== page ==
- The Washington Times - Thursday, October 14, 2004

Five weeks into the season, it seems home field doesn’t matter much. Green Bay, Kansas City, Tampa Bay and Tennessee were as good as any teams at home the past seven years, compiling a collective 165-59 record. This year those same four teams are 0-9 at home. All told, home teams are just 38-36.

“This year is a strange year in a lot of ways,” said Chicago coach Lovie Smith, whose Bears are 0-2 at home but won at Green Bay for just the third time in 12 years. “But most of the good teams still win at home.”

Tell that to NFC West leader Seattle, which blew a late 27-10 lead and lost to visiting St. Louis last week. Or the Rams, who lost at home to New Orleans.

Kansas City, winless after losing at home to lightly regarded Houston, went to Baltimore and won. Atlanta won at Carolina but lost at home to Detroit, which had dropped a record 24 in a row on the road before this season. Naturally, the Lions are 2-0 on the road but 1-1 at home.

“I’m not sure it’s anything more than happenstance,” said Tennessee general manager Floyd Reese, whose Titans lost at home to Jacksonville but pounded the Packers on the road. “Early in the season, bad teams don’t know they’re bad yet, so these kind of things have a better chance of happening. I think this will all work itself out.”



Tampa Bay GM Bruce Allen agreed, saying road teams start losing when travel becomes more of a burden late in the season.

Perhaps, but when the Lions are perfect on the road and the Packers can’t win at Lambeau Field, something screwy is happening.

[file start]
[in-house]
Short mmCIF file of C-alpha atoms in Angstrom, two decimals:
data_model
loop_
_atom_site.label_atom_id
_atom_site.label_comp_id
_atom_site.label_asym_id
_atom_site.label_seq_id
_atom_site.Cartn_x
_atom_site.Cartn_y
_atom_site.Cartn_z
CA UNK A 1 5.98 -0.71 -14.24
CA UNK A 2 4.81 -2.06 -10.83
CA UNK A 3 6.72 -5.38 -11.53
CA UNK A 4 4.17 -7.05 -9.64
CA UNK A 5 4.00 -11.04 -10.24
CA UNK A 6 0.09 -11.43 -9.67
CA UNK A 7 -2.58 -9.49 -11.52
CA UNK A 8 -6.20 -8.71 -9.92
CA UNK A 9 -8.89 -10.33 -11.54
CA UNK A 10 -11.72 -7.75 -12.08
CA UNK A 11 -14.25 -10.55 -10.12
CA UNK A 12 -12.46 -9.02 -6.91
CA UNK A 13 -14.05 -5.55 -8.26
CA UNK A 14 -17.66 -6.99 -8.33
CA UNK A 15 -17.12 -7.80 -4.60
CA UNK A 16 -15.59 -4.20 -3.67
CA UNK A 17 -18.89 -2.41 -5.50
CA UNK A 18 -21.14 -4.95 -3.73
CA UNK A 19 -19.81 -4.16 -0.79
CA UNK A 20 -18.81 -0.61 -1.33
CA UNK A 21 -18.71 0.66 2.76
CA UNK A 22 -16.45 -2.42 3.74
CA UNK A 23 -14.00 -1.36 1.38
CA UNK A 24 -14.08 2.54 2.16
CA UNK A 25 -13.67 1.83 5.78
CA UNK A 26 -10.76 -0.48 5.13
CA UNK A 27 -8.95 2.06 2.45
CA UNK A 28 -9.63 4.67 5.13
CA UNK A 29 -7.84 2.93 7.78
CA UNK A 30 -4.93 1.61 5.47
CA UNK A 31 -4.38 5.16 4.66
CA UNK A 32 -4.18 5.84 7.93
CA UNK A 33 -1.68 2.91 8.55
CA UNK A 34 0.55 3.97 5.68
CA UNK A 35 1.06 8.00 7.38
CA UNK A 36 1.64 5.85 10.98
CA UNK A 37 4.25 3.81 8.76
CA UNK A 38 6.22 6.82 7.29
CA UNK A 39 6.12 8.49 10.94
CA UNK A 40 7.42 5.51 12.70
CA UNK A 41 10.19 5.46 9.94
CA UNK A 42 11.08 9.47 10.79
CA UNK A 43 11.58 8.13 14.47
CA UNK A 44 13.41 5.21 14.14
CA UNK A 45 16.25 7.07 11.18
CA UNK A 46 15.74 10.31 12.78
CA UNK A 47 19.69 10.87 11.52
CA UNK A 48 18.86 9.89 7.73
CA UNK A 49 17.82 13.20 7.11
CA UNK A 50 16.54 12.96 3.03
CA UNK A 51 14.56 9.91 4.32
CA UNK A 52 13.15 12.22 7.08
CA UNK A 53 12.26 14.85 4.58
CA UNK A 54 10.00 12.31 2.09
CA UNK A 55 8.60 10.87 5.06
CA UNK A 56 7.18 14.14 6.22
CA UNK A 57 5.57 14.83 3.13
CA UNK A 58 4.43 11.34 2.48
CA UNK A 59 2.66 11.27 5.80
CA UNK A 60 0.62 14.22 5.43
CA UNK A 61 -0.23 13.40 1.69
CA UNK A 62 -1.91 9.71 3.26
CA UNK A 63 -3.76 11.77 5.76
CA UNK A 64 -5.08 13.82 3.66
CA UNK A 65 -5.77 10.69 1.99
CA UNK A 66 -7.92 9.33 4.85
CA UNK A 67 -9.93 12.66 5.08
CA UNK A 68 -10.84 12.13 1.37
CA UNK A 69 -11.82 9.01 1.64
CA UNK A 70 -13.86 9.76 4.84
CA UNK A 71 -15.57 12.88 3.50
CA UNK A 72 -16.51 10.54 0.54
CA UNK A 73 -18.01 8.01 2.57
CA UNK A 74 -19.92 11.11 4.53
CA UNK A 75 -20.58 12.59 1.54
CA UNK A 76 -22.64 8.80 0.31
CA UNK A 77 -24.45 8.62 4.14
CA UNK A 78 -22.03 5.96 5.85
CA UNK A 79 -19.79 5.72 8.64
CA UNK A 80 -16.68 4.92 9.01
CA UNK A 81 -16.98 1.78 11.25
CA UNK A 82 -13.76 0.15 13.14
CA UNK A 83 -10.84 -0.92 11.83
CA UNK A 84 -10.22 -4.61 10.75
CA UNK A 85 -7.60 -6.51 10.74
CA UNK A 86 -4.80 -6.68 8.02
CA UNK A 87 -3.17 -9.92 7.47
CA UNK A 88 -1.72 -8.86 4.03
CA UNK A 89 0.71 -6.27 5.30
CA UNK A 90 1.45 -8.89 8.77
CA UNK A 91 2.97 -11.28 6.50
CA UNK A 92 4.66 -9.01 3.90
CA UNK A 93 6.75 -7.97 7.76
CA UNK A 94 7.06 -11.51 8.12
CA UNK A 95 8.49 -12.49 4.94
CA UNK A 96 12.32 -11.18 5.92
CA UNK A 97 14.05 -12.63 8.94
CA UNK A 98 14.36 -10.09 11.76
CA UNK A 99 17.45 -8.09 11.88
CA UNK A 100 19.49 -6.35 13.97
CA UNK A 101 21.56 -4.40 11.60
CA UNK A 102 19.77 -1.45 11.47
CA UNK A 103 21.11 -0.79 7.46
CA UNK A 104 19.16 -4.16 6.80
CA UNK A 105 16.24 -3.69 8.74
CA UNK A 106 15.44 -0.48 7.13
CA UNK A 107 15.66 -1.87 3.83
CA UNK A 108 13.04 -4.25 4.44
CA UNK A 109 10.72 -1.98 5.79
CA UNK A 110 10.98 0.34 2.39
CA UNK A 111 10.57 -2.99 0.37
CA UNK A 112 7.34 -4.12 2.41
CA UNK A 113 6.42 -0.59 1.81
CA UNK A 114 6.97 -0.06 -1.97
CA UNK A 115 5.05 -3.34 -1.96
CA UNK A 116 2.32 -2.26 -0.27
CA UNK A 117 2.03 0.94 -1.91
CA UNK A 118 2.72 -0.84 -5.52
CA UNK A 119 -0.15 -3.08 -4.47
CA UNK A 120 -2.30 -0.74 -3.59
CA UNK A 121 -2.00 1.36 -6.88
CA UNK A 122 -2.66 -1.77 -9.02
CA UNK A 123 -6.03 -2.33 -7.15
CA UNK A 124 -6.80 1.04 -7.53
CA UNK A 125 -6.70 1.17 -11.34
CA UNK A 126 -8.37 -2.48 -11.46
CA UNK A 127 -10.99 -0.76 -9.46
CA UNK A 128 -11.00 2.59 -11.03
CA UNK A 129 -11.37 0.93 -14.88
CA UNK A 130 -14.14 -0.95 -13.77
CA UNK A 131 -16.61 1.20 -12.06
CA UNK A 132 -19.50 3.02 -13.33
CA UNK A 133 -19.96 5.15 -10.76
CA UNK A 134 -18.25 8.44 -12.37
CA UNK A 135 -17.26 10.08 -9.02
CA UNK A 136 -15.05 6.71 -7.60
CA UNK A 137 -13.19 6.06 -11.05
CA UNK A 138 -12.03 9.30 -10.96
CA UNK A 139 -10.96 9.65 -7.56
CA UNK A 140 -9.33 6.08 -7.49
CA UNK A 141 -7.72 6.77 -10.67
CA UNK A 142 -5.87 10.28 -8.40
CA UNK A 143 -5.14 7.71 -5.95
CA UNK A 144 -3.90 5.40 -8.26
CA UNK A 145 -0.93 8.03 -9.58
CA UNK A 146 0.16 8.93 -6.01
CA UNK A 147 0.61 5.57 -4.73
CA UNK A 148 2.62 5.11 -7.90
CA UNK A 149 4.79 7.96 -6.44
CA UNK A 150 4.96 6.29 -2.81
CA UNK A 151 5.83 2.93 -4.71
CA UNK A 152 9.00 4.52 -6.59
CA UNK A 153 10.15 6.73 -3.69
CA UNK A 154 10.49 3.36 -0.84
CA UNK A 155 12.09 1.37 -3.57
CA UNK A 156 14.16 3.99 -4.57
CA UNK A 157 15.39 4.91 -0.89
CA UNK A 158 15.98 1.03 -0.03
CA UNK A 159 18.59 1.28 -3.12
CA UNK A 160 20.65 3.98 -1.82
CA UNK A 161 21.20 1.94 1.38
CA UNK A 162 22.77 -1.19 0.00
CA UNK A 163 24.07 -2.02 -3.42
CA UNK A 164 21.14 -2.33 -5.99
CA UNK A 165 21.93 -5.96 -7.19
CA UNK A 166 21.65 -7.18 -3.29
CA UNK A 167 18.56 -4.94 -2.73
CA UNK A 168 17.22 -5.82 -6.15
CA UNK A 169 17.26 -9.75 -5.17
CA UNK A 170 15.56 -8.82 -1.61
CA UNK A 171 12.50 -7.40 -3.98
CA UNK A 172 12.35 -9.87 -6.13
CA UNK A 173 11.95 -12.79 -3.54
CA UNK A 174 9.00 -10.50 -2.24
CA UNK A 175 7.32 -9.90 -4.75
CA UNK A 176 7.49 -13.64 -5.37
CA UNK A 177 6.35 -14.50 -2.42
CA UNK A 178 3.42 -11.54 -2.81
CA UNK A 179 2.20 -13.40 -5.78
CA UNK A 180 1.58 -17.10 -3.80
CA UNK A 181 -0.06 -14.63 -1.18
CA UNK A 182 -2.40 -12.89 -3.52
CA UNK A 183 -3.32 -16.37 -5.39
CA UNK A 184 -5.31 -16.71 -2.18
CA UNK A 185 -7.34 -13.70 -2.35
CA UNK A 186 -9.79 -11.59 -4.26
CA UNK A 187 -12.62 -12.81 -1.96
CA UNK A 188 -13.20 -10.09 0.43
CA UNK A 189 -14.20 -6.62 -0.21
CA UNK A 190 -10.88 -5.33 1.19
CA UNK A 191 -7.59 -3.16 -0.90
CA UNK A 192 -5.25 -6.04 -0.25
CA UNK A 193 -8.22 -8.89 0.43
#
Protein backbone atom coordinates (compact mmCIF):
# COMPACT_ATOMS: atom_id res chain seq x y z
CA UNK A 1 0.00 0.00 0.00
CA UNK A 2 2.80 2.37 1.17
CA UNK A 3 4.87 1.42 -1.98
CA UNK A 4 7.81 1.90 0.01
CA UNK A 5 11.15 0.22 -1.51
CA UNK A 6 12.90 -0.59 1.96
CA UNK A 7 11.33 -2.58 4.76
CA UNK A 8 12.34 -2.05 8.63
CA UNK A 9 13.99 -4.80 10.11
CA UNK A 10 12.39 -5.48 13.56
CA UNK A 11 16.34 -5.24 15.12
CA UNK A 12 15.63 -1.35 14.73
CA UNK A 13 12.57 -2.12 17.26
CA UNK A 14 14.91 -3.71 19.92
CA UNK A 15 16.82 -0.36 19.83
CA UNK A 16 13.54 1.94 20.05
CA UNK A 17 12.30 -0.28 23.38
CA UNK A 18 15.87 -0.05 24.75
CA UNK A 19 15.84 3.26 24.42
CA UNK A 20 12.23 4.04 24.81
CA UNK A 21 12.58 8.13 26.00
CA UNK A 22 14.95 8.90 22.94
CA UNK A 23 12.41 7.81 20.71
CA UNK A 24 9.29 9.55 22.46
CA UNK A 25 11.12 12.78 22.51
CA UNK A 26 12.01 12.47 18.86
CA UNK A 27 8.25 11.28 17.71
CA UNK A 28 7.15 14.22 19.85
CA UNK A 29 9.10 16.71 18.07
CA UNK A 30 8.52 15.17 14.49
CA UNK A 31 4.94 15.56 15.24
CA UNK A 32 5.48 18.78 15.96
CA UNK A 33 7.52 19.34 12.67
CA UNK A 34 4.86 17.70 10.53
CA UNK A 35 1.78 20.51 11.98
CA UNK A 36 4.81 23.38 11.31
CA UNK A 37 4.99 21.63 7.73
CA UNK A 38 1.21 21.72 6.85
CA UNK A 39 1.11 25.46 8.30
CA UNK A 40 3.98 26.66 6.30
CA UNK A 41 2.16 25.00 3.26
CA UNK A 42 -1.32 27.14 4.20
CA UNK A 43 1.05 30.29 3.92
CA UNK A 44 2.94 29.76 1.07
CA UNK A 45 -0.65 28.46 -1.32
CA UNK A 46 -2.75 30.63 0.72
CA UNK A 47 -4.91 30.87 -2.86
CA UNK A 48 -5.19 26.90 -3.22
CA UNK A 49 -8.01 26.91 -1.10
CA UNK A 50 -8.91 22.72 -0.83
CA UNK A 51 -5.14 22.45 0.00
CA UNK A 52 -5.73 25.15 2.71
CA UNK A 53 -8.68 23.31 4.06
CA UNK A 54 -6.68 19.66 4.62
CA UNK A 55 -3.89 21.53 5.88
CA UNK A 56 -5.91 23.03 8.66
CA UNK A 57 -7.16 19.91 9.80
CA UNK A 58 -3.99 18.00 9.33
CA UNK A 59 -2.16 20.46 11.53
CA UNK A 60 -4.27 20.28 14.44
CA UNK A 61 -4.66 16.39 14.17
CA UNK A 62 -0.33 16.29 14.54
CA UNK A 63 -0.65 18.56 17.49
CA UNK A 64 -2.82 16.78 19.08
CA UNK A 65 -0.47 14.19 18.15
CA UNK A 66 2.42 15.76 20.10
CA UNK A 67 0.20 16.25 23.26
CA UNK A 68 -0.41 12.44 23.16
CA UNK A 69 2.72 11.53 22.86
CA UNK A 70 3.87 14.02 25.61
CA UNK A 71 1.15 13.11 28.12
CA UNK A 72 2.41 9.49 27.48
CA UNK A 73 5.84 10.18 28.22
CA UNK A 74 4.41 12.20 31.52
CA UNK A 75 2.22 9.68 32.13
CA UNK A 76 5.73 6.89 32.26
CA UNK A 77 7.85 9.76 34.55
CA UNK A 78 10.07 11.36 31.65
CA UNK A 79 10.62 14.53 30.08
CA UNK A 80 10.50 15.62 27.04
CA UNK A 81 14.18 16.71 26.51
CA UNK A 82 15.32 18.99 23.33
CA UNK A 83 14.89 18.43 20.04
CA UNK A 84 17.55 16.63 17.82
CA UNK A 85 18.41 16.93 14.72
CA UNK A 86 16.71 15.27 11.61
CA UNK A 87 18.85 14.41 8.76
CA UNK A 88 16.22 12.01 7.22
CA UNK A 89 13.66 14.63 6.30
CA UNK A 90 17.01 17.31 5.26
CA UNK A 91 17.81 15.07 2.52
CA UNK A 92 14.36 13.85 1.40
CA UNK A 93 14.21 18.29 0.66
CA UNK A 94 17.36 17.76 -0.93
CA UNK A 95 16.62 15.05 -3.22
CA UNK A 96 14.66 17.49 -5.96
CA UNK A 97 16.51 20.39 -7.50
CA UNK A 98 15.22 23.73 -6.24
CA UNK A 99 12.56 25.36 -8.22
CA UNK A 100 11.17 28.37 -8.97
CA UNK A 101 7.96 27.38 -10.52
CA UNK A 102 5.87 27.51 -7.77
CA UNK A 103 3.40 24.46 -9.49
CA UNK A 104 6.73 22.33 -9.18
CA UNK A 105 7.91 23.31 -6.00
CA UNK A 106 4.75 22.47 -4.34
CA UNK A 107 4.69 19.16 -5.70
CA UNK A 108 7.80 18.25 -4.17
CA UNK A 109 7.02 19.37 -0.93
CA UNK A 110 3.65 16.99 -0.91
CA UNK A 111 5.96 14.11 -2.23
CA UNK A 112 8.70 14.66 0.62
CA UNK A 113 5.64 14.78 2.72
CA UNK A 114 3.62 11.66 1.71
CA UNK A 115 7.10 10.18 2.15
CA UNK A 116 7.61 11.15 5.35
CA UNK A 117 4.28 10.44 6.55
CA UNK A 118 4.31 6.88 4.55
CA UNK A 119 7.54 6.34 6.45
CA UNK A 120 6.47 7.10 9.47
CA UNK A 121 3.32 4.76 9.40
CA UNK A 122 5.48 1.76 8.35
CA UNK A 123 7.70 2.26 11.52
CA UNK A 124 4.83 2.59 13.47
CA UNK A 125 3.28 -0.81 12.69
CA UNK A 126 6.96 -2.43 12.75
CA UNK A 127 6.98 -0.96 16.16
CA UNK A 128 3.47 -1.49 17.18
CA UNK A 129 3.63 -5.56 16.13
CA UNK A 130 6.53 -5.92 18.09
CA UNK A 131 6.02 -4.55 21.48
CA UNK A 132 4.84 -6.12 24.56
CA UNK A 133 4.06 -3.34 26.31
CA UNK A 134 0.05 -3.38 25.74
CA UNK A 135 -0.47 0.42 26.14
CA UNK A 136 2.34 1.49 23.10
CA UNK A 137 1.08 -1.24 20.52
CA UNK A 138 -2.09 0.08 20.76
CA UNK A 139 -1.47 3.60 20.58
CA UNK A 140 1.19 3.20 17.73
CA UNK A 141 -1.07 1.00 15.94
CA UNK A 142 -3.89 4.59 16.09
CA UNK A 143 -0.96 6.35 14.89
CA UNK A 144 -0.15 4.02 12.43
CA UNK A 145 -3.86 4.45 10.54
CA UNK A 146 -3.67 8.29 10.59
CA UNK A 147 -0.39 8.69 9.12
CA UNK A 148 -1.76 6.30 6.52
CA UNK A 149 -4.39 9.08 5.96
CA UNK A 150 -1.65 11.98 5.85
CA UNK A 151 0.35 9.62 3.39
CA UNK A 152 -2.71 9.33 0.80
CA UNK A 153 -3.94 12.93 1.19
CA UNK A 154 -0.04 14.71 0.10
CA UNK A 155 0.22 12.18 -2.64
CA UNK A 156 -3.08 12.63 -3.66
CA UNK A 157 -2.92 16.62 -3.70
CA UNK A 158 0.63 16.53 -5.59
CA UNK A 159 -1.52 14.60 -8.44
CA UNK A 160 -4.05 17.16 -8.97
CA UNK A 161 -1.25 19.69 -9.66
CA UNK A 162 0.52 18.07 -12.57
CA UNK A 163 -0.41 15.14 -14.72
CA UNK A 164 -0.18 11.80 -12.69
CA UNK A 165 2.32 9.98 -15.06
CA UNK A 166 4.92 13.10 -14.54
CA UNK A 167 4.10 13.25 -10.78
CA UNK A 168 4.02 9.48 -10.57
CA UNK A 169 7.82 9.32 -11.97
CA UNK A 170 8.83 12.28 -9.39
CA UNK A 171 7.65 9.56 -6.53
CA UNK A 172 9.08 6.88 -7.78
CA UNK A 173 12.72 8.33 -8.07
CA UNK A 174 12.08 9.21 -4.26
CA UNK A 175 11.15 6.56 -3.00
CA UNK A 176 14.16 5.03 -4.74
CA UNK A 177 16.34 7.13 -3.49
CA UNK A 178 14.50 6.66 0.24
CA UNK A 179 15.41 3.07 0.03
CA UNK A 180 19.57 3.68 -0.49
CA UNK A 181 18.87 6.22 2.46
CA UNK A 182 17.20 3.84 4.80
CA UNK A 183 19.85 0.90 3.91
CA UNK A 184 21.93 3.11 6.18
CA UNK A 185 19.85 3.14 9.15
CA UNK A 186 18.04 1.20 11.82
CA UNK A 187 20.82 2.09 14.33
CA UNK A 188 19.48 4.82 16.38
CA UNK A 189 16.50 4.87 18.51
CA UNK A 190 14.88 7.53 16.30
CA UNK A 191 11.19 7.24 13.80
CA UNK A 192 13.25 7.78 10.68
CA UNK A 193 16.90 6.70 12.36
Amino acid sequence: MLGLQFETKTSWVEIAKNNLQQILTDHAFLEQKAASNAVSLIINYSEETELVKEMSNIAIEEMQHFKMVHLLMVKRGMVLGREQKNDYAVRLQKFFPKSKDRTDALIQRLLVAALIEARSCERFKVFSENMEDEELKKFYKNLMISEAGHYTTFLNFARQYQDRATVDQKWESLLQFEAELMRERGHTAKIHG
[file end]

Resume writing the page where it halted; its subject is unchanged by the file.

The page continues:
Whither parity? — All these road upsets are happening in a season when the NFL’s prized parity may not be what it once was. After five weeks in 1999, only eventual champion St. Louis was unbeaten and only the expansion Cleveland Browns were winless. Now three teams (defending champion New England, NFC runner-up Philadelphia and the New York Jets) are perfect and two (AFC East lightweights Miami and Buffalo, who meet Sunday) are winless.

This is the second straight season in which five teams have had zero victories or losses at this point.

It should be noted that the unheralded Jets are on the verge of the first 5-0 start in the franchise’s 45 seasons thanks to a schedule worthy of John Thompson: Cincinnati, Buffalo and San Francisco at home and San Diego and Miami on the road — with an off week to rest thrown in for good measure.

While the Jets stumbled to a 9-7 finish and missed the playoffs after their only other 4-0 start in 2000, this year should be different. The Jets should be favored in five of their next seven games after Sunday’s date with the 1-4 Niners. The only exceptions are next week’s rigorous test at New England and a visit to Baltimore on Nov.14.

New York’s final month (at Pittsburgh and Seattle and visits by Seattle and New England) is challenging, but by then the Jets could have wrapped up a playoff berth.

Quarterback Chad Pennington said the Jets weren’t as bad as their 6-10 record last year and are for real this season, but coach Herman Edwards doesn’t want his team to get too high about being unbeaten after Columbus Day.

“They’re not walking around here thinking that we’re some highly celebrated team,” Edwards said. “They know we have a lot of work still to do. But we’re not going to feel sorry about being 4-0. We’re not going to give any of them back.”

Deadline deals? — The NFL’s greatest all-time receiver, Jerry Rice, wants out of Oakland where he’s considered washed up at 42. Keenan McCardell, who has 724 catches in 12 seasons, is holding out in Tampa Bay. Baltimore, which lost out on Terrell Owens during the offseason, and Detroit, which lost wideout Charlie Rogers to a season-ending injury, need veteran receivers.

Rice’s former San Francisco coach, Steve Mariucci, now coaches the Lions. McCardell caught 78 passes for 903 yards in 12 games against the Ravens while with Jacksonville. Sounds like two trades that should be made before Tuesday’s deadline.

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